A Peek into the London Film Festival 2015

 

In just under a month, the British Film Institute (BFI) will present the London Film Festival, bringing in 238 films from 57 countries. Running over 12 days from  October 7-18, 2015, it takes place over 16 cinemas over the capital; steadily growing in popularity ever since it introduced its own awards ceremony in  2009.

It is yet another event to be added to a packed London calendar and it has become a sure shot to attract some of the worlds biggest stars as the capital is put under the spotlight of the film world whose attention it has been getting used to.

With Venice Film Festival finishing on the September 12, and Toronto just getting underway, London dutifully picks up on an already intensifying awards race. While films like the Eddie Redamayne starring The Danish Girl are gaining traction in Italy, London looks to usher more movies into the conversation with a mixture of highly anticipated contenders like Steve Jobs from Danny Boyle; with Michael Fassbender as the apple maestro sure to make waves as the opening film of the festival.

Here’s 6 things that make the festival a worthy event for any Londoner, film lover or otherwise.

1. London’s Cultural Power

Forget the UK, cities in the world look to London as one of the hotbeds of culture in the world today. For the decadence of its high end to the artistic emergence of the east side, the film festival will illuminate London’s huge variety of flavours that have made it such a worldwide magnet. Not only will this be investigated through film during the festival, but the British Film Institute has also chosen to house the festival films in a range of cinemas including the cool Hackney to the lavish Central Picture houses, inviting its visitors to explore the cities deepening cultural anatomy.

2. London Fashion Festival Connects

In a series of what the British Film Institute describes as ‘a brand new series of thought provoking high impact
talks’, London Fashion Festival connects kicks off with a conversation between Christopher Nolan (Interstellar, The
Dark Knight trilogy), Tacita Dean (visual artist who’s most recent exhibit was in Toronto), and Alexander Howarth (Curator of the Austrian film museum) to discuss the future of film in both its artistic and technological aspects. Moderated by the London Film Festival Director Clare Stewart, it looks to be an engaging series of talks if this roster and subject matter are to go by. No more have been announced yet, but expect its description as a series to yield more events.

3. Affordable Tickets

For £6.50 as a student, seeing a weekday matinee is cheaper than a standard admission ticket at the average local multiplex. The festivals price list is not as expensive as you might think for an event of this caliber, with the organisers also releasing a limited number of £5 last minute tickets in an effort to encourage youngsters to engage with world cinema. Screen talks with filmmakers and actors as well as the Gala films range from £18-38, no more than the average westend seat, and a worthwhile investment to the cinephiles among us. Its an opportunity to see a film months before or even for the only time it is shown in this country, and it can it make a surprisingly rewarding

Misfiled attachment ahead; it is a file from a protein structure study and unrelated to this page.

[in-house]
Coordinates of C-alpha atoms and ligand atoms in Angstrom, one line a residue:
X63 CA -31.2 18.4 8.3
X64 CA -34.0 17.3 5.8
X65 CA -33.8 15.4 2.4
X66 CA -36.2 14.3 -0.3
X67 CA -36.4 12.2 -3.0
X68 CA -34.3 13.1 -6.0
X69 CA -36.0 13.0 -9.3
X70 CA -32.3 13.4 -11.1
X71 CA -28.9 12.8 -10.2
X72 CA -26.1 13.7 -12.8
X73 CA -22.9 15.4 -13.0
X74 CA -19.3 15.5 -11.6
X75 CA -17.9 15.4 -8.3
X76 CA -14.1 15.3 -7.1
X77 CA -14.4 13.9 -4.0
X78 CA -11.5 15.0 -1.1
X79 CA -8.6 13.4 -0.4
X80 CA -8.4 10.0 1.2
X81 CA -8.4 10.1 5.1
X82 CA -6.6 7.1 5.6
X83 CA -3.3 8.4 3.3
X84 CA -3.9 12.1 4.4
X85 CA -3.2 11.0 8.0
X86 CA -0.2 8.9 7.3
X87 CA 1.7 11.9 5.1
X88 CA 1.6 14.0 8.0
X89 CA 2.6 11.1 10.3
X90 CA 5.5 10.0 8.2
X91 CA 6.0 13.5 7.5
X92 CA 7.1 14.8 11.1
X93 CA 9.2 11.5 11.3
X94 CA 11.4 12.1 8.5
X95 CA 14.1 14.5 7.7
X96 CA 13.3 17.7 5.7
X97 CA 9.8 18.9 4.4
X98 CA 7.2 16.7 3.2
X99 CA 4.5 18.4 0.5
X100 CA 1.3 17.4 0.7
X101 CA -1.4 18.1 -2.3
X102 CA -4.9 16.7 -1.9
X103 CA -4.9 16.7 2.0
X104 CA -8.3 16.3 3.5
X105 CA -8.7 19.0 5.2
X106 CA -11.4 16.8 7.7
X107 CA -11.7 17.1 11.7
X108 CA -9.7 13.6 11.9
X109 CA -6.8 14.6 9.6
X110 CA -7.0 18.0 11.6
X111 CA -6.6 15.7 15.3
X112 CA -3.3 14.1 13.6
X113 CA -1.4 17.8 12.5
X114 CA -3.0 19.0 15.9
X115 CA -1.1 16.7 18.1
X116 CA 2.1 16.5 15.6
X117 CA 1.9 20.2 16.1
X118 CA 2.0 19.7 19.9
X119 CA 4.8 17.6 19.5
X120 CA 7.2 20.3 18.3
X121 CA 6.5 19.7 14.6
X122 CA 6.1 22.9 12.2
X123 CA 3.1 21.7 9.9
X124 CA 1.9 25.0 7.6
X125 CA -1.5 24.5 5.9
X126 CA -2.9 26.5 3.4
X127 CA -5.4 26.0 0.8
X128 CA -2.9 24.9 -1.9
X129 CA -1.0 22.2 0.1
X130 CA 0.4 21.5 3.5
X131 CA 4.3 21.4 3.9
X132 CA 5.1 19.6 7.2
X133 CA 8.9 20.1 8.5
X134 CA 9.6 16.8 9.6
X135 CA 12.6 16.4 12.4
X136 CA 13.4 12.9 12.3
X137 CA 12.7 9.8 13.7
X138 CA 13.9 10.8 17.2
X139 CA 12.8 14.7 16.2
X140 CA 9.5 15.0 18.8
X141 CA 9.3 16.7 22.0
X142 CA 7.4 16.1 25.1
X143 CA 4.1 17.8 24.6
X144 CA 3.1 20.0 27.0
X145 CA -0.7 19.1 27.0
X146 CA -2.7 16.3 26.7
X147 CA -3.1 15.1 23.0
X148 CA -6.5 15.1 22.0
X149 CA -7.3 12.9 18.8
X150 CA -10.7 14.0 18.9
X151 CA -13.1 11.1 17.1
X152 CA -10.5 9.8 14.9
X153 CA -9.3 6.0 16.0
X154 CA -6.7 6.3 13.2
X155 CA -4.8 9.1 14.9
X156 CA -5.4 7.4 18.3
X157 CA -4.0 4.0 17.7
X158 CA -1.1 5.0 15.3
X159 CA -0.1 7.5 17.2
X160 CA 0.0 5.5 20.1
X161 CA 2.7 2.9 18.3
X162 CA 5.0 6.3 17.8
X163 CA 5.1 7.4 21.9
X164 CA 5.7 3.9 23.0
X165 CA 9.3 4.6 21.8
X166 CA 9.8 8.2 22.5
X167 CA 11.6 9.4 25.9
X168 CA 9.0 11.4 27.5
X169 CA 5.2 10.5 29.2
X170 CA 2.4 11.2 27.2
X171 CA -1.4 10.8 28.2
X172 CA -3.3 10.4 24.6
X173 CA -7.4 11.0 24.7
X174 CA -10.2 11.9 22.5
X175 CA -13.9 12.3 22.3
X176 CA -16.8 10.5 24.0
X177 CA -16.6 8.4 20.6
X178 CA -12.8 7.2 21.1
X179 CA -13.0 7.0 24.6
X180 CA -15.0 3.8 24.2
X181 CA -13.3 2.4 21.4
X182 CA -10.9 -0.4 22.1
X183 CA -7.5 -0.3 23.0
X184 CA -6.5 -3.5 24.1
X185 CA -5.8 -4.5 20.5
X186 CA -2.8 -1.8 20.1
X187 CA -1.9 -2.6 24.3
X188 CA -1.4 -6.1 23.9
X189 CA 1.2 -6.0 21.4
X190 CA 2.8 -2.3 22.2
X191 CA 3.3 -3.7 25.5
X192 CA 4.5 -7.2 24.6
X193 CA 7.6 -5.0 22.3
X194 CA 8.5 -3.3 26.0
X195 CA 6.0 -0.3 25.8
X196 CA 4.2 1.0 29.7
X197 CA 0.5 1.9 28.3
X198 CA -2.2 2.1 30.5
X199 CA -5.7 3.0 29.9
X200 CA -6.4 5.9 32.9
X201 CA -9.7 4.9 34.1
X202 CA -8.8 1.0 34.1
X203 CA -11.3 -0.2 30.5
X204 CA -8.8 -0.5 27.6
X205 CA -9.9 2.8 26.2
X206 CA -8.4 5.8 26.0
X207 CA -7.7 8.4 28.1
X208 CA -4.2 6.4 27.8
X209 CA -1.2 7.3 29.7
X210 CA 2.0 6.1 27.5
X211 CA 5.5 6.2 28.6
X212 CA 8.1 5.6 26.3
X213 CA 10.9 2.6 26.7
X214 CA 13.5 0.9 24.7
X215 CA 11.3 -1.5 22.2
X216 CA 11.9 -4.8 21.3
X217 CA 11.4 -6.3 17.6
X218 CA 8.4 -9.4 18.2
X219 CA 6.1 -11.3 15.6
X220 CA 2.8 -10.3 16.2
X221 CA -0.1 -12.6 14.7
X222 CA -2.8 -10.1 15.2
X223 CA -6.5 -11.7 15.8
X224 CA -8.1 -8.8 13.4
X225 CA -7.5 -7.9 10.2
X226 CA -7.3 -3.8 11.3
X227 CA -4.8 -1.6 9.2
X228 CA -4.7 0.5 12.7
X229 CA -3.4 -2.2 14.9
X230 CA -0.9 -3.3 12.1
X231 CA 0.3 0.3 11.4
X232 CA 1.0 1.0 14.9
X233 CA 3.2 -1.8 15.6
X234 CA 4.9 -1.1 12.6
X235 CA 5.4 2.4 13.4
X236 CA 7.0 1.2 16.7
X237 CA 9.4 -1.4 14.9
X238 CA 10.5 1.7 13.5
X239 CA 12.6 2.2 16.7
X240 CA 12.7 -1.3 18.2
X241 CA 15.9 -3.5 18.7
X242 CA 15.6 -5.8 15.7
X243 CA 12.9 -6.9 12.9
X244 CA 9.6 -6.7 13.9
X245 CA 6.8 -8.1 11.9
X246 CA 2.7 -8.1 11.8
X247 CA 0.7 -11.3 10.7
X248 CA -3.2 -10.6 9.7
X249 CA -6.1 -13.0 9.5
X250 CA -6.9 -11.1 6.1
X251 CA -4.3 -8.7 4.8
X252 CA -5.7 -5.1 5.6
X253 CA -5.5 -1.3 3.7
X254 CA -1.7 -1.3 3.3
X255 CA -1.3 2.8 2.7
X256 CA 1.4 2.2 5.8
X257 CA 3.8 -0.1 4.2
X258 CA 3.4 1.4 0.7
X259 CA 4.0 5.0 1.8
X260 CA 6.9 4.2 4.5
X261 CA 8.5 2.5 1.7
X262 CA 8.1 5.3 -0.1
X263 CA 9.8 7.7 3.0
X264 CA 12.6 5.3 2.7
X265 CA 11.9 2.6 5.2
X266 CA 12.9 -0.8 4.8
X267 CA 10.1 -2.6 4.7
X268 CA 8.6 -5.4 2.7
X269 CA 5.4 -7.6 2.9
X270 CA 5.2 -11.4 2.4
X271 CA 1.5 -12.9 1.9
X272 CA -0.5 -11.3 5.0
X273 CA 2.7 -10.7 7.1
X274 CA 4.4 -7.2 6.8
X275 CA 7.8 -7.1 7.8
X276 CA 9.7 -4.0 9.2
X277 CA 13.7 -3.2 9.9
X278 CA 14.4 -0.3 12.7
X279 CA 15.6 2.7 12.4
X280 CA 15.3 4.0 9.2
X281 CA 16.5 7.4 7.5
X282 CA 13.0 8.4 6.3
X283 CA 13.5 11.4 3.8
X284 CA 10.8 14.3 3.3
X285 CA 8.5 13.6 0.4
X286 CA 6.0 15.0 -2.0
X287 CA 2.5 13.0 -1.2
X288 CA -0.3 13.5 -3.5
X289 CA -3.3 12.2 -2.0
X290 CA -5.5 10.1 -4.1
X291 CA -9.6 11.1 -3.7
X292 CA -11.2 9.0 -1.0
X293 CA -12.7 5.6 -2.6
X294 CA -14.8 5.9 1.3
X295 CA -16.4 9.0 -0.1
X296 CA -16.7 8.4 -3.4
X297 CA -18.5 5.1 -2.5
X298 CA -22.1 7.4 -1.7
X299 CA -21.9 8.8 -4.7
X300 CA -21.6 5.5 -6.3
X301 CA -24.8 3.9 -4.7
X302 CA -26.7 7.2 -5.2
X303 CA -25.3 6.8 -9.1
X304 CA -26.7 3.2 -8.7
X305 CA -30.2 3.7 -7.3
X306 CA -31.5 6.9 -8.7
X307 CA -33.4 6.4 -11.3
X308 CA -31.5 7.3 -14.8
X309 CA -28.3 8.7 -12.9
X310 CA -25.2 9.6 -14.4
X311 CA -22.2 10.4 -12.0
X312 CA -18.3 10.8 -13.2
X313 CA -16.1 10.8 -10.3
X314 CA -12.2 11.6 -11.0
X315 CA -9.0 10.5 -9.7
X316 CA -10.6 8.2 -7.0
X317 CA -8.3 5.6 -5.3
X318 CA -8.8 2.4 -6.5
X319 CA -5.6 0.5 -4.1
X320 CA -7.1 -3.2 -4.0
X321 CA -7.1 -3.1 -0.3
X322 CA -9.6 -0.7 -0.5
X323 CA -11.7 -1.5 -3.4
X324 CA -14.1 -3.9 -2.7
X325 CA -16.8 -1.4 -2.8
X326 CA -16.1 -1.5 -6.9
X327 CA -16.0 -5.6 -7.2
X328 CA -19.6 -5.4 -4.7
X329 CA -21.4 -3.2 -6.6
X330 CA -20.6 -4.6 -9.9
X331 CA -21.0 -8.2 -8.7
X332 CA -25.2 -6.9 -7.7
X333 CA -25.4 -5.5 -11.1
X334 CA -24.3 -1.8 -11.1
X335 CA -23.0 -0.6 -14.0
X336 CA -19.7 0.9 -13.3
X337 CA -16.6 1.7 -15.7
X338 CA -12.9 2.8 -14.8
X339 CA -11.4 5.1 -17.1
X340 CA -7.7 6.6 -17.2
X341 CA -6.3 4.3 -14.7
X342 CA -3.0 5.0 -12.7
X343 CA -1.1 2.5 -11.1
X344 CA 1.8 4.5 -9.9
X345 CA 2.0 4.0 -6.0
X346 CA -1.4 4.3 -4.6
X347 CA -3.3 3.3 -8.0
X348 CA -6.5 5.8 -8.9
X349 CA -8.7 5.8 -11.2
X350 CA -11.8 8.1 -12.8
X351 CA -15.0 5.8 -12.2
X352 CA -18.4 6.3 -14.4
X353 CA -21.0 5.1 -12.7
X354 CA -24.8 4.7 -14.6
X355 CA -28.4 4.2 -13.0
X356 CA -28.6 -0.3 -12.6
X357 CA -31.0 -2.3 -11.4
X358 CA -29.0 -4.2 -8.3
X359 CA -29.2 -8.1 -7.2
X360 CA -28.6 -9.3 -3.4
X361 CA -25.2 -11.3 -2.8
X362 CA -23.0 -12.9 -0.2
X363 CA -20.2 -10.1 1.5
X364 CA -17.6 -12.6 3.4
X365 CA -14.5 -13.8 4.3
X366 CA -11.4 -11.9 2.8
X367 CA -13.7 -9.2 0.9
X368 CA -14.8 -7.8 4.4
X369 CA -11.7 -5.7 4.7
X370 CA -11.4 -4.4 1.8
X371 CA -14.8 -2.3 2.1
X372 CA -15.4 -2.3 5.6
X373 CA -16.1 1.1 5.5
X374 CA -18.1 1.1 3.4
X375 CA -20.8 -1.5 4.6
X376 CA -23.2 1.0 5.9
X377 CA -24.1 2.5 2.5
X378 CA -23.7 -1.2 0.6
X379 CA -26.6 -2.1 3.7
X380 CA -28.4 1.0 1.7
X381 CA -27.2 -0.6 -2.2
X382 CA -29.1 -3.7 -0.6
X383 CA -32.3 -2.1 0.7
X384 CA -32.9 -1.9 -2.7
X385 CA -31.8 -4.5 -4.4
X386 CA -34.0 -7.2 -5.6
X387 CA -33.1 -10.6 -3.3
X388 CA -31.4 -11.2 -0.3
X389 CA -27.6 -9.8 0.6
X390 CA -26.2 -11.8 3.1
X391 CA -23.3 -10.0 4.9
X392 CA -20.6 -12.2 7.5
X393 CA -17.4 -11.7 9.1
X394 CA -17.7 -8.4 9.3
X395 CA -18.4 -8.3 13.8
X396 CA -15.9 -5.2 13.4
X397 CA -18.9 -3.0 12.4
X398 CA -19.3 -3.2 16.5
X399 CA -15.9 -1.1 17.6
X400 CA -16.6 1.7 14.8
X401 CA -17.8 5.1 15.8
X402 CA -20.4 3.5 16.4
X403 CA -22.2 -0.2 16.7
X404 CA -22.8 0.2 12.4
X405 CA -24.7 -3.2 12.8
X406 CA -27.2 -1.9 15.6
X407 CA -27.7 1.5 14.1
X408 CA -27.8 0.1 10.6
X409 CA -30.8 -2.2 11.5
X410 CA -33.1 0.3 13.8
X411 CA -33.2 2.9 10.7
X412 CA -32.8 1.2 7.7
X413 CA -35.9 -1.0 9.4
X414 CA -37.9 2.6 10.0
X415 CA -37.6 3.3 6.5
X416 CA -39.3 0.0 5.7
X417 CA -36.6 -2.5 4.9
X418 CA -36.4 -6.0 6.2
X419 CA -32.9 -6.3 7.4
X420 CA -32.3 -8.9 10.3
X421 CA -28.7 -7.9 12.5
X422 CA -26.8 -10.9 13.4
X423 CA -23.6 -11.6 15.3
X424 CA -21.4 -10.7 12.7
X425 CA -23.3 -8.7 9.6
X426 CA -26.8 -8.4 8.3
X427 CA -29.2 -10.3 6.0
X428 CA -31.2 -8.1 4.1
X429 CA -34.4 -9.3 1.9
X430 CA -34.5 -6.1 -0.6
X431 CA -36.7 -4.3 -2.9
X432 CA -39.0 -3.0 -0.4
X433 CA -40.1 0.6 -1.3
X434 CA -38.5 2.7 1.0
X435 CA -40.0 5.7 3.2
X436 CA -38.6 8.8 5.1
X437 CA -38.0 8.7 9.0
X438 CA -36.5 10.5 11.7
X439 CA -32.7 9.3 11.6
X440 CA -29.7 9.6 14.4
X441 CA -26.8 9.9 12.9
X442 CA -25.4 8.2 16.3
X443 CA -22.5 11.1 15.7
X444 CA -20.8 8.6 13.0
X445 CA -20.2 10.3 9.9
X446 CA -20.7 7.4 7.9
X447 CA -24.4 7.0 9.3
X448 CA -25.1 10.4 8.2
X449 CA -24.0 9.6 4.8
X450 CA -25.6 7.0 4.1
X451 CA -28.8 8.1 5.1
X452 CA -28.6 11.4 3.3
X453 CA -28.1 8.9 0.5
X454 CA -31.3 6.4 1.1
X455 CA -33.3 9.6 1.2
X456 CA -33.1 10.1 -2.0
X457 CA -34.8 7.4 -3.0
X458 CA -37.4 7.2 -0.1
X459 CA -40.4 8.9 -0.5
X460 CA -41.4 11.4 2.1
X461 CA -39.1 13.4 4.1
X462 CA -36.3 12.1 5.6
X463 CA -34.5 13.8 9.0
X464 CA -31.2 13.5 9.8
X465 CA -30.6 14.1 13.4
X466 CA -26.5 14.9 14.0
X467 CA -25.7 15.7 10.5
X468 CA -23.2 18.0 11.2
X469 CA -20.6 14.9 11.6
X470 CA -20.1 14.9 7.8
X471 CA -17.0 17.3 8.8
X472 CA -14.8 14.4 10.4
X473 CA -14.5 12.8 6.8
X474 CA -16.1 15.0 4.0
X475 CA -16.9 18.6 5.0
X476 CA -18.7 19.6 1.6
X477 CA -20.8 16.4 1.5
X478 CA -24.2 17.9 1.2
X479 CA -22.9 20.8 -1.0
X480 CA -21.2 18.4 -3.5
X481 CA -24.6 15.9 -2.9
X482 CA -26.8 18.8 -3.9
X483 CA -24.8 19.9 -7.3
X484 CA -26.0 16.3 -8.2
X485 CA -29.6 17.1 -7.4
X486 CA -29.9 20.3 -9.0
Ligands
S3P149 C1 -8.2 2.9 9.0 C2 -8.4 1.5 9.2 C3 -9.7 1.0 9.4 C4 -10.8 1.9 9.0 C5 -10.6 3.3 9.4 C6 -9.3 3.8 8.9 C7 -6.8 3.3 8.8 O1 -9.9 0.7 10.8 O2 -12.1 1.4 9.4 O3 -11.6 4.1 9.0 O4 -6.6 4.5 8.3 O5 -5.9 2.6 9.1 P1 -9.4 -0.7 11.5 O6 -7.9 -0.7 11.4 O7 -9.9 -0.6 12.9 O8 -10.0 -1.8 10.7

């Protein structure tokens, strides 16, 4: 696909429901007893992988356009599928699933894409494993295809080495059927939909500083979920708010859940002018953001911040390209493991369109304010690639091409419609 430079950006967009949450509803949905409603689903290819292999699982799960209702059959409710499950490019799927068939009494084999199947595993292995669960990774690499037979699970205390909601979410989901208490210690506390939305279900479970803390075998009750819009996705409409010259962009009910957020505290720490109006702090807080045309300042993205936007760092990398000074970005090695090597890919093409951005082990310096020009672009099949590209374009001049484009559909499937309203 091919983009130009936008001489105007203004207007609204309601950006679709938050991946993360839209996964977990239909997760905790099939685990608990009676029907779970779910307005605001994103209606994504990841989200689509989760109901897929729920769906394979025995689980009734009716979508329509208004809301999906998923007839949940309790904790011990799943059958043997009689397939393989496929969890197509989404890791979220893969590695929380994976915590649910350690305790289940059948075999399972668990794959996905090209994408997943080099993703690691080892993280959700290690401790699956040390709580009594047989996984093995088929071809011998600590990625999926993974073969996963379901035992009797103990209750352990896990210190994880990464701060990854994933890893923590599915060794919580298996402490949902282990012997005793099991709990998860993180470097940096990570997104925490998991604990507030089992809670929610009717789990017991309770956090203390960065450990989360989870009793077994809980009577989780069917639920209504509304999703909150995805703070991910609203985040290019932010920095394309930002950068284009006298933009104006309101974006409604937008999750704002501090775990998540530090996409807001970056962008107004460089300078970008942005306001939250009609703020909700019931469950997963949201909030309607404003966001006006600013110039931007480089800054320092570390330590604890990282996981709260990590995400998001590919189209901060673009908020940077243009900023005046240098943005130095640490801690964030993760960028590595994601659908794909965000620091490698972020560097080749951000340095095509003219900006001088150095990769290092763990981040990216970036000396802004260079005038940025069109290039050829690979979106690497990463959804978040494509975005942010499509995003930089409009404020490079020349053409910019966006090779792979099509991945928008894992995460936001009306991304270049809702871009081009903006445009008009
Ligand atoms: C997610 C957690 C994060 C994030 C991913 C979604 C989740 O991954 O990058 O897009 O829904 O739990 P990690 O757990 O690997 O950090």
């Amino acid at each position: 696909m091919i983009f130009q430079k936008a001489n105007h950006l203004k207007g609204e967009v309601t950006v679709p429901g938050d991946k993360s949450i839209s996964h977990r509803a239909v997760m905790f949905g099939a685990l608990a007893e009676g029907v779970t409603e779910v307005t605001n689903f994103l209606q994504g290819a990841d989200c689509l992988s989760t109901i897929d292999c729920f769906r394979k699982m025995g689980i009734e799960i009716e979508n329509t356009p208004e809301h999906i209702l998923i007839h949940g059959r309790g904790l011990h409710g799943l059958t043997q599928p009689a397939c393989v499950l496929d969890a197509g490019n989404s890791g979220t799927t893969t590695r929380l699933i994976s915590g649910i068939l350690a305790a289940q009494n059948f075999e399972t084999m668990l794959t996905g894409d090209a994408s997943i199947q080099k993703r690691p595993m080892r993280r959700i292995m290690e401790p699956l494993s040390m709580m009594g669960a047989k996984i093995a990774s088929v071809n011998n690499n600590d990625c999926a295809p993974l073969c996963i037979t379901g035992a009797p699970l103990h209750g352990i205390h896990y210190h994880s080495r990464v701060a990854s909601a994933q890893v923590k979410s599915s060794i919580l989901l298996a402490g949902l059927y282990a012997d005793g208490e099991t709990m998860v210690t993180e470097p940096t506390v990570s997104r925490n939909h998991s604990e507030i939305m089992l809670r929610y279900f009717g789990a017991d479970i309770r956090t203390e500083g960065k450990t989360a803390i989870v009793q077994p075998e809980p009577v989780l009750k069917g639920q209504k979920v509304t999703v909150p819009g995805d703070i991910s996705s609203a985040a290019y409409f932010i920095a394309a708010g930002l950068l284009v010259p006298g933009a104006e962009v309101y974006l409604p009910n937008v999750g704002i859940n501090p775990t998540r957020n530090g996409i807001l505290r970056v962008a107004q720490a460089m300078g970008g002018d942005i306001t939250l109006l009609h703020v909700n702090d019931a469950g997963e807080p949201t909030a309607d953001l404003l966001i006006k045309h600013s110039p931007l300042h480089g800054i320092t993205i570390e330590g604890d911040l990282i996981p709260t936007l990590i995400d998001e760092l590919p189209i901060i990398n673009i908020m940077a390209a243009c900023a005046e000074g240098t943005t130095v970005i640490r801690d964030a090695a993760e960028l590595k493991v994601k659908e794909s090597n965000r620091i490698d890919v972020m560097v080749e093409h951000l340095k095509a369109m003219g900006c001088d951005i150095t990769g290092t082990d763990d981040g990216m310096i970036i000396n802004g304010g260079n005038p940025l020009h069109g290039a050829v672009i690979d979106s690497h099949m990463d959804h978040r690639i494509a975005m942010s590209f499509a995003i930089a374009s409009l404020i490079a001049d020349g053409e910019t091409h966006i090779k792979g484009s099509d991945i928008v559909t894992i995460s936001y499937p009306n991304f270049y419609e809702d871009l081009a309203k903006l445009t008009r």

evening on under a tenner, what’s to loose?

4. Free IMAX  Exhibition

Just over the road from Waterloo station, the BFI IMAX is the biggest screen in the country and it will be hosting a free exhibit from the October 10-18, encompassing 8 virtual reality projects or art, documentary, fiction and animation. Its worth a look in even if you’re not interested in the films at the festival, and what’s more, if your train is delayed from Waterloo, you can just pop over in 5 minutes. If it pique’s your interest enough, there are ticketed events also being run from  October 13-16.

5. Experimenta

A series of films curated to ‘transform our experience of seeing moving images’, it collects a group of selected works from artists around the world and screen them over the course of the festival as a more avant-garde minded sector of the festivals illustrious program. It ranges from films made this year from emerging artists as well as retrospectives on the works of artists like Turner prize winner Mark Leckey at the Tate Modern. It’s a a nice section of the programme that solidifies the BFI’s mission statement of getting people who aren’t necessarily film fans into the cinema for reasons that appeal to their interests through the medium, this one focusing its lens on the artists.

6. The Awards

Like any other film festival, the focal point of the events will be the awards ceremony. What film will win the prestigious star of London in what has tend to to be quite a packed list of contenders? Cate Blanchett will receive the festivals highest honour, the BFI fellowship, and looks herself to be setting motion for her own Oscar campaign with her new film Carol screening at the festival. At the London Film Festival the awards are more focused on the smaller films, which makes it more appealing. Rather than the larger ward ceremonies which elaborate on films already in the public eye, the London Film Festival brings to the public’s attention a shortlist of films that take you all over the world and the medium itself. Who knows, maybe one of the films you caught for a fiver could take home an award.

Photo Courtesy: British Film Institute

 

 

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Arun Kakar

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